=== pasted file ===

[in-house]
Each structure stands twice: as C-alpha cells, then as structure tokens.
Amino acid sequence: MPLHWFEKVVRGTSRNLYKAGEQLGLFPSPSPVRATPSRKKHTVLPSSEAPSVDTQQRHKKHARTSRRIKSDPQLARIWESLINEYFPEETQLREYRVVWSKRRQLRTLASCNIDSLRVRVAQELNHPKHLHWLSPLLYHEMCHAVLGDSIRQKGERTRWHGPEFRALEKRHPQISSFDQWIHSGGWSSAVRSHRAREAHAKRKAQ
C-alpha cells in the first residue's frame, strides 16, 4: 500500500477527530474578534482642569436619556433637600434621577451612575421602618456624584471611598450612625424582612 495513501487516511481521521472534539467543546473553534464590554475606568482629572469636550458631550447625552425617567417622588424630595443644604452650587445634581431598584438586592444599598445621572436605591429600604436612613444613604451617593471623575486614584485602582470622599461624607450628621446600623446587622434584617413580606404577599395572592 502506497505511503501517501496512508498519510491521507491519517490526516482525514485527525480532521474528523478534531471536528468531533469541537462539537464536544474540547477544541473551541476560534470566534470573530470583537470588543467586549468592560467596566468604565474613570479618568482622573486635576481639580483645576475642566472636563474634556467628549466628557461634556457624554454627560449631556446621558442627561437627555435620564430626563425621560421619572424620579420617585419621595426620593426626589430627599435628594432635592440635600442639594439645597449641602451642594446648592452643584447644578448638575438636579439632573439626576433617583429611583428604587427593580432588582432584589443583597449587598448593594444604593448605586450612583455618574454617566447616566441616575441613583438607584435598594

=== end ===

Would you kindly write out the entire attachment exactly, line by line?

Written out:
[in-house]
Each structure stands twice: as C-alpha cells, then as structure tokens.
Amino acid sequence: MPLHWFEKVVRGTSRNLYKAGEQLGLFPSPSPVRATPSRKKHTVLPSSEAPSVDTQQRHKKHARTSRRIKSDPQLARIWESLINEYFPEETQLREYRVVWSKRRQLRTLASCNIDSLRVRVAQELNHPKHLHWLSPLLYHEMCHAVLGDSIRQKGERTRWHGPEFRALEKRHPQISSFDQWIHSGGWSSAVRSHRAREAHAKRKAQ
C-alpha cells in the first residue's frame, strides 16, 4: 500500500477527530474578534482642569436619556433637600434621577451612575421602618456624584471611598450612625424582612 495513501487516511481521521472534539467543546473553534464590554475606568482629572469636550458631550447625552425617567417622588424630595443644604452650587445634581431598584438586592444599598445621572436605591429600604436612613444613604451617593471623575486614584485602582470622599461624607450628621446600623446587622434584617413580606404577599395572592 502506497505511503501517501496512508498519510491521507491519517490526516482525514485527525480532521474528523478534531471536528468531533469541537462539537464536544474540547477544541473551541476560534470566534470573530470583537470588543467586549468592560467596566468604565474613570479618568482622573486635576481639580483645576475642566472636563474634556467628549466628557461634556457624554454627560449631556446621558442627561437627555435620564430626563425621560421619572424620579420617585419621595426620593426626589430627599435628594432635592440635600442639594439645597449641602451642594446648592452643584447644578448638575438636579439632573439626576433617583429611583428604587427593580432588582432584589443583597449587598448593594444604593448605586450612583455618574454617566447616566441616575441613583438607584435598594